The Building Conservation Directory 2024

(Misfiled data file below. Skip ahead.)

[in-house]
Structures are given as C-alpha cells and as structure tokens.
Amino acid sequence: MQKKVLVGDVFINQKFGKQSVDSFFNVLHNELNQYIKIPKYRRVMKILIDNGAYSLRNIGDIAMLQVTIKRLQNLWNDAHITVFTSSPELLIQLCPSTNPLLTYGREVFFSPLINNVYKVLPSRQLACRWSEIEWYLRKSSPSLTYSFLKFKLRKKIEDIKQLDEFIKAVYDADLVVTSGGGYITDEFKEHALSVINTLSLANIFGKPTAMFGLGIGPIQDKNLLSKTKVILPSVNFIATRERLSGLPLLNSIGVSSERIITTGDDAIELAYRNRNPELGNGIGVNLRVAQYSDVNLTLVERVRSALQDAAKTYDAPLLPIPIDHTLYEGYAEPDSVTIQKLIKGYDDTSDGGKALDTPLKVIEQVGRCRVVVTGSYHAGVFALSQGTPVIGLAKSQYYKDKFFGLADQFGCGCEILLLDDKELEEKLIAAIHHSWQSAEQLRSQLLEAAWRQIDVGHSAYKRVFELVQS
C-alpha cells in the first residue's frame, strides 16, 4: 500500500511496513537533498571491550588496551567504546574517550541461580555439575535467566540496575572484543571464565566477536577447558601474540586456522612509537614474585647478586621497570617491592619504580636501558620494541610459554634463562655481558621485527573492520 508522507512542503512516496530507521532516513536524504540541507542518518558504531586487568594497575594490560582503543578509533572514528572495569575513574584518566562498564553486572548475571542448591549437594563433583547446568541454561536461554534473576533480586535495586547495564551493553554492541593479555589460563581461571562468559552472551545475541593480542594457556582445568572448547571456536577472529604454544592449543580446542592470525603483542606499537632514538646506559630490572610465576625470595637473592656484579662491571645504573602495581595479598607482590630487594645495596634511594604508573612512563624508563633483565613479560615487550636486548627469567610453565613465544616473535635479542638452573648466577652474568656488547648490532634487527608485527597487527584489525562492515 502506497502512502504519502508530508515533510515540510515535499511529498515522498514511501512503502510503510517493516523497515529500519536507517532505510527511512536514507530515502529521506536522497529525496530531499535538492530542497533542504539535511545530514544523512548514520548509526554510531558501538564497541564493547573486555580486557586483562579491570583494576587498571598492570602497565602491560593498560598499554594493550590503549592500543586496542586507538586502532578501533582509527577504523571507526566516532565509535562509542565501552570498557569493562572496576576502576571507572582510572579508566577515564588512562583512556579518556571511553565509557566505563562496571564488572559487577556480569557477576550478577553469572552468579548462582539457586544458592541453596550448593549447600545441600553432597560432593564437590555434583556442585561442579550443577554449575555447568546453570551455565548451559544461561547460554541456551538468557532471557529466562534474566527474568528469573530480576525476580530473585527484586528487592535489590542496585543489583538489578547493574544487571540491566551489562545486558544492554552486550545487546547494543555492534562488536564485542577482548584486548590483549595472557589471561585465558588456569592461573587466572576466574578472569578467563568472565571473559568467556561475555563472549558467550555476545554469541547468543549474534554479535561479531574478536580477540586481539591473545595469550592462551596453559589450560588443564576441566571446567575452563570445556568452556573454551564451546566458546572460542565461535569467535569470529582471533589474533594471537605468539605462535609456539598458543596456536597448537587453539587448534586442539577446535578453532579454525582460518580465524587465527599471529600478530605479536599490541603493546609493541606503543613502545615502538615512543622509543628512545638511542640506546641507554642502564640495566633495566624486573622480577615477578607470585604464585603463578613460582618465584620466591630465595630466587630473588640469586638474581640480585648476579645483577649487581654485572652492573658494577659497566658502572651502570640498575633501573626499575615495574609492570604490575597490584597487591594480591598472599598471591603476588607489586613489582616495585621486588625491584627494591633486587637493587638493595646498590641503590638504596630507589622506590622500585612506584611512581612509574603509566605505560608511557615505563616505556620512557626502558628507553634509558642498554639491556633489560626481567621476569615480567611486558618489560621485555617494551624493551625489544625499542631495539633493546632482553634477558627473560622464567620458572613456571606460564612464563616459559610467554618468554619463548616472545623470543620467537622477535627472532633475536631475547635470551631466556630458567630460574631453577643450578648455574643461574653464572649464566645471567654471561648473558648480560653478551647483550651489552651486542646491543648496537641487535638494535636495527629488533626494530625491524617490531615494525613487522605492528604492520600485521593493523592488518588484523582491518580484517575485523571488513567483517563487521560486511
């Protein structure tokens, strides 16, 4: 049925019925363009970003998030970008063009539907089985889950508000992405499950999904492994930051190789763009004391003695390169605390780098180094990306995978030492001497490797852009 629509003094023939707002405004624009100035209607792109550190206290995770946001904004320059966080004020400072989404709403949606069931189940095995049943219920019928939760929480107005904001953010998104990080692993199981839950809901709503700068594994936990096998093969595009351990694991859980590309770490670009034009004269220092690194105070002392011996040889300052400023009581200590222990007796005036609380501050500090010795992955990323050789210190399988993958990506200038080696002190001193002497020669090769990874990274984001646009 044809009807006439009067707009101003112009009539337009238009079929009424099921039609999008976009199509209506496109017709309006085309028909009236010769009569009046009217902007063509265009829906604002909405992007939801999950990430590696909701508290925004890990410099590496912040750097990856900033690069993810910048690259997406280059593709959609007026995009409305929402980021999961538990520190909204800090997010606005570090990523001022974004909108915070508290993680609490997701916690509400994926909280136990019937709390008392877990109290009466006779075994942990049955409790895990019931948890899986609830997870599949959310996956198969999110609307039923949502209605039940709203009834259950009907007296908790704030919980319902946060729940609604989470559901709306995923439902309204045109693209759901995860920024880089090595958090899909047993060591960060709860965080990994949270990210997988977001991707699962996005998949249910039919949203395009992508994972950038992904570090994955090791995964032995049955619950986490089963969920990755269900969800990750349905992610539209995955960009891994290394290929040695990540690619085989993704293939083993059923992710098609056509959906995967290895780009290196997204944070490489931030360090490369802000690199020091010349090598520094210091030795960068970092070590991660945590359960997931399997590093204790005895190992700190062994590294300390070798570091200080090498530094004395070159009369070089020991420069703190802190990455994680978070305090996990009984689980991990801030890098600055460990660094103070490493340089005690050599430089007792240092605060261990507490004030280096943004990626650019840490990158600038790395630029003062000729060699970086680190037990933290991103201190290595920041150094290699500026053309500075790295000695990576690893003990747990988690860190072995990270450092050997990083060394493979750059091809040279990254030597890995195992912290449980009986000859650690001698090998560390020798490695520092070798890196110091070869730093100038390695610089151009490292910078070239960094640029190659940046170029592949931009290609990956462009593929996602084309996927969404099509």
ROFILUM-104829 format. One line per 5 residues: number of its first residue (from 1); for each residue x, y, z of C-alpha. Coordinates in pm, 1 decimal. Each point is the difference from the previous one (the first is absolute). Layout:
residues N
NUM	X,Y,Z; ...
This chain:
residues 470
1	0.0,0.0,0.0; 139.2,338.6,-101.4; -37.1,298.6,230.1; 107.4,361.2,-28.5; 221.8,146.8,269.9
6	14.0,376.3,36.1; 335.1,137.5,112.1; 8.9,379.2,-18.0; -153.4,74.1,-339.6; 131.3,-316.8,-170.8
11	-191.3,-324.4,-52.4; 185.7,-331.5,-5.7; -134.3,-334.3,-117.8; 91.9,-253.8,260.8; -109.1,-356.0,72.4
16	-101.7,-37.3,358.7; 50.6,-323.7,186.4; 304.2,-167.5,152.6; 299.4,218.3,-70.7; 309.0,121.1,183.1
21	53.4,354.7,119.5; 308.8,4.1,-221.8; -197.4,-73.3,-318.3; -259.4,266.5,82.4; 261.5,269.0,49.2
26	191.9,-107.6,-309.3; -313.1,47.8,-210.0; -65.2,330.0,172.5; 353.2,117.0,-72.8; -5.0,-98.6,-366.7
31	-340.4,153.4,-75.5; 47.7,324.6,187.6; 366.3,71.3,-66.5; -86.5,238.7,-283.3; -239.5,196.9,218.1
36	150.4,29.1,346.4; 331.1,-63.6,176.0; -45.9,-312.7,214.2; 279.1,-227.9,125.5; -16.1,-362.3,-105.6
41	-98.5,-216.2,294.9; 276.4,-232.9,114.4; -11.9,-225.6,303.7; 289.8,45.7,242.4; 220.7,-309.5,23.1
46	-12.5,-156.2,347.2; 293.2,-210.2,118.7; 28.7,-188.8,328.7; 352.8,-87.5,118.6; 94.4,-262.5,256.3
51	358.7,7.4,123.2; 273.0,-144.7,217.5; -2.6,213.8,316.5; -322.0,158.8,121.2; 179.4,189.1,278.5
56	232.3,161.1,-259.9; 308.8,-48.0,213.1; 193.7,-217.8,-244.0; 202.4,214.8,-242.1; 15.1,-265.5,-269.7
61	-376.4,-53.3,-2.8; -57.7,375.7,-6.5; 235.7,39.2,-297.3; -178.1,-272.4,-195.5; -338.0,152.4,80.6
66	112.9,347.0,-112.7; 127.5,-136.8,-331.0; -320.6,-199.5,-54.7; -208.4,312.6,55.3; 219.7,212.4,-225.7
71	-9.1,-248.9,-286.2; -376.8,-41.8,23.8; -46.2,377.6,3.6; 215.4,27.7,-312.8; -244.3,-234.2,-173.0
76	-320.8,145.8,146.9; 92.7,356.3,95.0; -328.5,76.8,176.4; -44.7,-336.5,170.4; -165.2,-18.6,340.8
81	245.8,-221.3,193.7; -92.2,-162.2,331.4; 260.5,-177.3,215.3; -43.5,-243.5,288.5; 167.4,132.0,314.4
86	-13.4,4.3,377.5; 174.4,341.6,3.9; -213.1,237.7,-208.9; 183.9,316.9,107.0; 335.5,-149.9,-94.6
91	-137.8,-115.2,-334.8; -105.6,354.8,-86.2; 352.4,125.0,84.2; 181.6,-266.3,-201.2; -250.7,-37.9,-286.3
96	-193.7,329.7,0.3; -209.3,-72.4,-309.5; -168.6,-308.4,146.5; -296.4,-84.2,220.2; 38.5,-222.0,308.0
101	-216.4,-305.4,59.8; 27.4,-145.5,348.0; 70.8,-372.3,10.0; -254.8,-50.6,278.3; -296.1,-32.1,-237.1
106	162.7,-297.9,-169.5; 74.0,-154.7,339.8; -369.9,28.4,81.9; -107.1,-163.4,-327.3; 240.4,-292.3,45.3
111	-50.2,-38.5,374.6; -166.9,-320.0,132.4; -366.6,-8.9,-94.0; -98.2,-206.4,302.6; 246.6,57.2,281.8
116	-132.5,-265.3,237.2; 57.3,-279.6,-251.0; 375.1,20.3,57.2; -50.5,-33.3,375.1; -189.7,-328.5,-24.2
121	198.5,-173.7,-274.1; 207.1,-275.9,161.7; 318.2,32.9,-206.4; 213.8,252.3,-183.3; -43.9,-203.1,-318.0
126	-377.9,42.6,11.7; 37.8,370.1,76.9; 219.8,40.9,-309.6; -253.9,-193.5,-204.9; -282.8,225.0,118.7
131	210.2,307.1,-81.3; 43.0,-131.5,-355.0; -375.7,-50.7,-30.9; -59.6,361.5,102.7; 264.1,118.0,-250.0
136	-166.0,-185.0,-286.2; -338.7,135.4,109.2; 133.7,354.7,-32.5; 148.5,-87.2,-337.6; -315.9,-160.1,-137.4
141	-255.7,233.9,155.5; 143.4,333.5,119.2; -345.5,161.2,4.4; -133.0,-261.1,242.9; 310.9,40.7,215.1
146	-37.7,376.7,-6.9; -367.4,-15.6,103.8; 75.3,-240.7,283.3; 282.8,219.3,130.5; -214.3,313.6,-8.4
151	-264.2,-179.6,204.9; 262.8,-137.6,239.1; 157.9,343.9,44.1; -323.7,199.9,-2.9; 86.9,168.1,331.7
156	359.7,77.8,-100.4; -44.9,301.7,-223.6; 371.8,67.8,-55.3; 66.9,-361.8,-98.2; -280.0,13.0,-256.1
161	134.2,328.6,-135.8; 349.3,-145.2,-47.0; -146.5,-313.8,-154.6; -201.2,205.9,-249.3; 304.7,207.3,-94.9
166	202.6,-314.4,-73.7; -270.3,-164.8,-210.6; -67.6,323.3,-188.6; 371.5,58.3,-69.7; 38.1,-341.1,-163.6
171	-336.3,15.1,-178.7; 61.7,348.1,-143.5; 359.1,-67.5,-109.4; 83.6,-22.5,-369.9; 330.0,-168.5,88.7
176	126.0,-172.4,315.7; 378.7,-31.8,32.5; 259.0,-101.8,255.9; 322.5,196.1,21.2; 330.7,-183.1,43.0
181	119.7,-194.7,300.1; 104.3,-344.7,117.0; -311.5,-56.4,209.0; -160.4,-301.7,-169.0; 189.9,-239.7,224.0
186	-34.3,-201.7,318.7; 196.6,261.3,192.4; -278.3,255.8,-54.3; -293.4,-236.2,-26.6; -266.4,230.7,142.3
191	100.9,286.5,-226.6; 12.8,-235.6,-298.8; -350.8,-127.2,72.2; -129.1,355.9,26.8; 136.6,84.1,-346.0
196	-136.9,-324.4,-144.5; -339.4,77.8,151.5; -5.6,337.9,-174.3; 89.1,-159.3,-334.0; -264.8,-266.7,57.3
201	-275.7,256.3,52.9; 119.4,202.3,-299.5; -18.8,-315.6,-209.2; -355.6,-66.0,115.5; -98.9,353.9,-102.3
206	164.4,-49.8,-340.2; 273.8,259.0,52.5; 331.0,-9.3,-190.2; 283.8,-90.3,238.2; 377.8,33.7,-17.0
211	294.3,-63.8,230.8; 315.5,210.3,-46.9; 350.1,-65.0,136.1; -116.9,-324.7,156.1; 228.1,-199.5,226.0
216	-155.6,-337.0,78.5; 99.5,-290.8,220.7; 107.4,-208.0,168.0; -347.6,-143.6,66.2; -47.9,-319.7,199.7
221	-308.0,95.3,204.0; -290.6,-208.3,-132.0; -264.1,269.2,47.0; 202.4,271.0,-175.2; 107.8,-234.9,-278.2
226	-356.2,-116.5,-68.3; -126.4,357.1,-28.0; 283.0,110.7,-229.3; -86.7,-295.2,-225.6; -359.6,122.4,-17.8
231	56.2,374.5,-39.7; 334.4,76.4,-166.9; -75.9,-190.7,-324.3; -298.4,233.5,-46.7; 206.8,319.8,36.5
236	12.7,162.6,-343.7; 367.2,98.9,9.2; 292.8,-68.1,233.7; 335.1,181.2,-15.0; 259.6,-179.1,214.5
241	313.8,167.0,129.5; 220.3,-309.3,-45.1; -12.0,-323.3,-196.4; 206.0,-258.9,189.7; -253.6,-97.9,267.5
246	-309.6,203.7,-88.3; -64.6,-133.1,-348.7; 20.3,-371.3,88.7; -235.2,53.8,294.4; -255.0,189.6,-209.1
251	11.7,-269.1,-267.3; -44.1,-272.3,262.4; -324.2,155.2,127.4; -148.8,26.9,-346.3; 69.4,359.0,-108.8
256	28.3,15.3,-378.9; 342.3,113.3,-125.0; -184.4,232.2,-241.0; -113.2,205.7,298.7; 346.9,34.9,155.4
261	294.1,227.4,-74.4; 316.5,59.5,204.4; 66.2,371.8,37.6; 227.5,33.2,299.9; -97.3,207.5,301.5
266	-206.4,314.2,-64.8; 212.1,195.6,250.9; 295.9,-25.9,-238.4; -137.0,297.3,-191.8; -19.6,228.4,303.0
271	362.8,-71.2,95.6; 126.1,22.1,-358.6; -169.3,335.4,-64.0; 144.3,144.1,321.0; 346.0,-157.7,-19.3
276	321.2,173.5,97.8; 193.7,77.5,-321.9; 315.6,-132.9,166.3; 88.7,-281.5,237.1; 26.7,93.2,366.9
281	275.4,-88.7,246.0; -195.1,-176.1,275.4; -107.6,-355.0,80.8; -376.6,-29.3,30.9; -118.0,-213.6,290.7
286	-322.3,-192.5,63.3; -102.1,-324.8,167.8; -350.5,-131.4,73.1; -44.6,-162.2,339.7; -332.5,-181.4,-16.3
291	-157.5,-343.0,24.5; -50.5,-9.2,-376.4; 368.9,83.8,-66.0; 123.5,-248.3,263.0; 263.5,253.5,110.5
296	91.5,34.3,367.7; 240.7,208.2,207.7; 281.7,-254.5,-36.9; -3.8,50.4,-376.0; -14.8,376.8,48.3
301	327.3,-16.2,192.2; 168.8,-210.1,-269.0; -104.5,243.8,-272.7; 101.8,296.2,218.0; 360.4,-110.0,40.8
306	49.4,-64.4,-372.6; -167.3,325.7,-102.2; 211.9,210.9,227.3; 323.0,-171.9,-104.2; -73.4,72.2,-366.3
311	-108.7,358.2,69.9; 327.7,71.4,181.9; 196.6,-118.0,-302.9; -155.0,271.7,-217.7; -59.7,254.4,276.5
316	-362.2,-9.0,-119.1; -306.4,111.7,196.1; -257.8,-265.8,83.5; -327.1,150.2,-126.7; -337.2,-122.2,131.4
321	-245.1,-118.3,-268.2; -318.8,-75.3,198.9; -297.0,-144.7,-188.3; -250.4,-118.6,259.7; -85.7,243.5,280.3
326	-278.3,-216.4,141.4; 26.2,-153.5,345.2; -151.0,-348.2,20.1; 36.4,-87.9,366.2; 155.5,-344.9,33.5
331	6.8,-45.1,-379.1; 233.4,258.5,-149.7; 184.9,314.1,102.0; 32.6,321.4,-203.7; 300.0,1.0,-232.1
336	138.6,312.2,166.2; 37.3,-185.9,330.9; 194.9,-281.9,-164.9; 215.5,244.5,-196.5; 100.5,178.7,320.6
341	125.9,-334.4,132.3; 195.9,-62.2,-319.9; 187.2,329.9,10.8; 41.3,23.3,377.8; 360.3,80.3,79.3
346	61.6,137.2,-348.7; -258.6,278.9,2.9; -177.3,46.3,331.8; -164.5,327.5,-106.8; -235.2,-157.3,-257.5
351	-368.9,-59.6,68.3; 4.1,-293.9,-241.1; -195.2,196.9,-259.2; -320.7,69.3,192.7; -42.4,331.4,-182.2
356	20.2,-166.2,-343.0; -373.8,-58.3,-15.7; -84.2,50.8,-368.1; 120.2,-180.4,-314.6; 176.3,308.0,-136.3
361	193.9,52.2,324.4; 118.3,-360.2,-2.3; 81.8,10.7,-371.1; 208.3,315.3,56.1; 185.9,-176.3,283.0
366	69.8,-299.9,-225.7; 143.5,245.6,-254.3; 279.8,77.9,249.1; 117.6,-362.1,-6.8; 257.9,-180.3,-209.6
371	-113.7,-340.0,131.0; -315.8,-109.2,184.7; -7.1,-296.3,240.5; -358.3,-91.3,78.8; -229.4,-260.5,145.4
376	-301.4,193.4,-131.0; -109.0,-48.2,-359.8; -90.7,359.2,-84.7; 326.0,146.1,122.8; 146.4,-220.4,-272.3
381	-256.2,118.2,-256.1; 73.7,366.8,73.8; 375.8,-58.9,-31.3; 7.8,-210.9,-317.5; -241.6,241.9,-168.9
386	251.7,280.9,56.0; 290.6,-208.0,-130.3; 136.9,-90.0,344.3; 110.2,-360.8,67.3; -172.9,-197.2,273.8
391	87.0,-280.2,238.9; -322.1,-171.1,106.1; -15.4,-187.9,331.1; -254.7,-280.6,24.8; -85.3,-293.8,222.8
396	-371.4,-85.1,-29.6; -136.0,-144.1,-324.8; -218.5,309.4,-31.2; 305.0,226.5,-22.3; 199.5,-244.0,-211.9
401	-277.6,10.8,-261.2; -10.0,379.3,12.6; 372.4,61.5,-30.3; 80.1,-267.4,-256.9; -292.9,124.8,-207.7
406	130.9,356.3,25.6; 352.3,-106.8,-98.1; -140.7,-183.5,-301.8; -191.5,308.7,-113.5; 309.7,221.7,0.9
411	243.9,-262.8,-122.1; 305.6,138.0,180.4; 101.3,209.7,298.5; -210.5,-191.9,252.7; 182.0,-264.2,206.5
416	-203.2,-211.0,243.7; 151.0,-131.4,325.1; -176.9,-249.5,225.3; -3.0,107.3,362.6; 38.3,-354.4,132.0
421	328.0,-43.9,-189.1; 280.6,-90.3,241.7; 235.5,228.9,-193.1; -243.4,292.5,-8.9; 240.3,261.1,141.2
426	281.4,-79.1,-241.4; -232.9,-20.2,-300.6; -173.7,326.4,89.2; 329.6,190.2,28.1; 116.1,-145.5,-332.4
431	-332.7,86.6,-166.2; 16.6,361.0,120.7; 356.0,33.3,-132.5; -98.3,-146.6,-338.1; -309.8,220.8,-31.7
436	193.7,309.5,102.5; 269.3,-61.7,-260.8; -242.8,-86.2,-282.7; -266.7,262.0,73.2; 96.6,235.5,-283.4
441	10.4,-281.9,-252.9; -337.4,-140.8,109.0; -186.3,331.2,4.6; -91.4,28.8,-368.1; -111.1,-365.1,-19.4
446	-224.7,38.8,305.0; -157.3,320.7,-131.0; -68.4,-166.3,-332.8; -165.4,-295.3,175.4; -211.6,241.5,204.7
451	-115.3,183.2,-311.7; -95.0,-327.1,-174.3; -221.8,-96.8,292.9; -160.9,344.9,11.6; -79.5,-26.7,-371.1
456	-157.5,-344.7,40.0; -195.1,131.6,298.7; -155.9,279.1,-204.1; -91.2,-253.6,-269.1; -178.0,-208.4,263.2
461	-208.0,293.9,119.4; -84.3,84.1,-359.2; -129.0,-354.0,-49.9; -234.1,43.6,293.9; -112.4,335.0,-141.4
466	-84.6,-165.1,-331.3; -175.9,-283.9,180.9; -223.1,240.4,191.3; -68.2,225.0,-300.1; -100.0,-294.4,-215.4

142 THE BUILDING CONSERVATION DIRECTORY 2024 CATHEDRAL COMMUNICATIONS FULL RESTORATION All Saints Church, Fleet The Grade II* listed, 19th-century church was severely damaged by fire in 2015. The 1860s polychrome decoration by William Burges on the chancel arch and brickwork in the nave was altered and blackened by heat and soot. In the chancel, the painted decoration was more extensive, but had been covered in the 20th century by layers of limewash and modern paint. These covering layers were weakened by the fire and flaked away exposing the original decorative scheme. Burges is considered one of the significant Victorian architects and relatively few of his decorative schemes survive. As such, the painted schemes at All Saints Church are of particular arthistorical importance. However, they are not figurative and are easily reproducible architectural decorative finishes. Work to restore the church was led by conservation architects with input from Historic England, the Victorian Society, and Cliveden Conservation. The PCC and parishioners from All Saints were devastated at the damage to their church and participated in the decision-making process regarding design and planning of the restoration. There were also specific financial considerations: insurance would cover restoring the church to exactly the condition it was in before the fire but not, for example, for conserving the chancel’s decorative scheme to an acceptable state whereby it could be presented. Due to the many and diverse stakeholders, there were several requirements and opinions to be accommodated. This necessitated a combination of approaches to be followed. In view of ongoing loss to the painted scheme in the chancel – and in the absence of a timeline for re-roofing work, or decisions regarding presentation – work began here to protect the scheme with a covering layer that could be reversed but could also function as a ‘blank canvas’ for whatever finish was selected. Conservators planned the approach around the fundamental principle that the original decoration should be preserved so that it could be revealed and conserved or restored in the future. Conservation was carried out to stabilise the substrate and paint layers to prevent further loss of original materials. Documentation was undertaken using both photography and tracing of each decorative element. Finally, covering layers of Japanese tissue paper and cotton fabric were applied using reversible adhesive. In the end, the project team selected to leave the chancel with a plain, white limewash finish similar to its appearance prior to the fire. In the nave, a more restorative approach was followed in respect of the polychrome decoration. The original paint was analysed to aid the selection of paint type and colour for restoration. Remains of the original scheme were documented and stencils made to accurately recreate each decorative motif. Barrier layers of reversible adhesive were then applied above the original scheme, so that it could be recreated with its original, vibrant appearance. As this last example shows, more often than not a combination of approaches will be selected which will be guided by a range of criteria. Some of those criteria might be fundamental principles of conservation – to undertake reversible or ‘re-treatable’ interventions that do not prevent the painting from being revealed/conserved/ restored by future generations and to document thoroughly. These criteria speak to the issues of stewardship, responsibility to future generations and how to balance the need for public access to cultural heritage with the preservation imperative. Other criteria might be the equally fundamental questions of who owns or uses the space, and what are their needs? To what extent should conservation practices be influenced by cultural values and who gets to decide these values? These are particularly difficult issues which Cliveden Conservation’s decorative arts section endeavours to resolve on a case-by-case basis to deliver the most appropriate conservation intervention and establish best practices. Working to find solutions which satisfy the stakeholders, the paintings, and the particular parameters of a project is what keeps the work so diverse and interesting. POLLY WESTLAKE is Senior Conservator, Cliveden Conservation (https:// After her MA at the Courtauld in the conservation of wall paintings, she worked in Crete for seven years conserving excavated wall paintings. The fire-damaged interior of All Saints’ Church, Fleet: the 1860s polychrome decoration on the chancel arch and brickwork in the nave had been altered and blackened by heat and soot. Intended function of the space: unchanged Cultural and historical significance of the painting: moderate – high Condition of the painting: extremely unstable Requirements/wishes of owners and other stakeholders: strong desire to return the church to its appearance before the fire William Burges’s colourful decoration of the restored interior (Photo: Acanthus)